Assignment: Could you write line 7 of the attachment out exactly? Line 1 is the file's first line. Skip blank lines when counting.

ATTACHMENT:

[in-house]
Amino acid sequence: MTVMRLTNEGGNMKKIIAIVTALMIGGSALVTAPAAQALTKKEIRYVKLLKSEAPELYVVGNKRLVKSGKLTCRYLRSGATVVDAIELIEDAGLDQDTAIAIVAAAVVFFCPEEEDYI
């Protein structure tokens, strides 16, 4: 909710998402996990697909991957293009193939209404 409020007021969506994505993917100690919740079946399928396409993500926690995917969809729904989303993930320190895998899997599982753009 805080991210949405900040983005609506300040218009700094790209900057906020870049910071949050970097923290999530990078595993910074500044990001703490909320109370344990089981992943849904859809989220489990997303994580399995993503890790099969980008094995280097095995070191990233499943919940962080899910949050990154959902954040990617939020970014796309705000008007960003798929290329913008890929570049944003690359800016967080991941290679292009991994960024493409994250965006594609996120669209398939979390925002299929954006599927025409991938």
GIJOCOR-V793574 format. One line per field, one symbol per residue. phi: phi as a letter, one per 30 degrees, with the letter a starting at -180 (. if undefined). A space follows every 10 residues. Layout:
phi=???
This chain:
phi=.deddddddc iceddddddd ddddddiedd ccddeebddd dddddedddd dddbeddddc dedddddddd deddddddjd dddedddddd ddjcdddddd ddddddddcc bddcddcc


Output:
phi=.deddddddc iceddddddd ddddddiedd ccddeebddd dddddedddd dddbeddddc dedddddddd deddddddjd dddedddddd ddjcdddddd ddddddddcc bddcddcc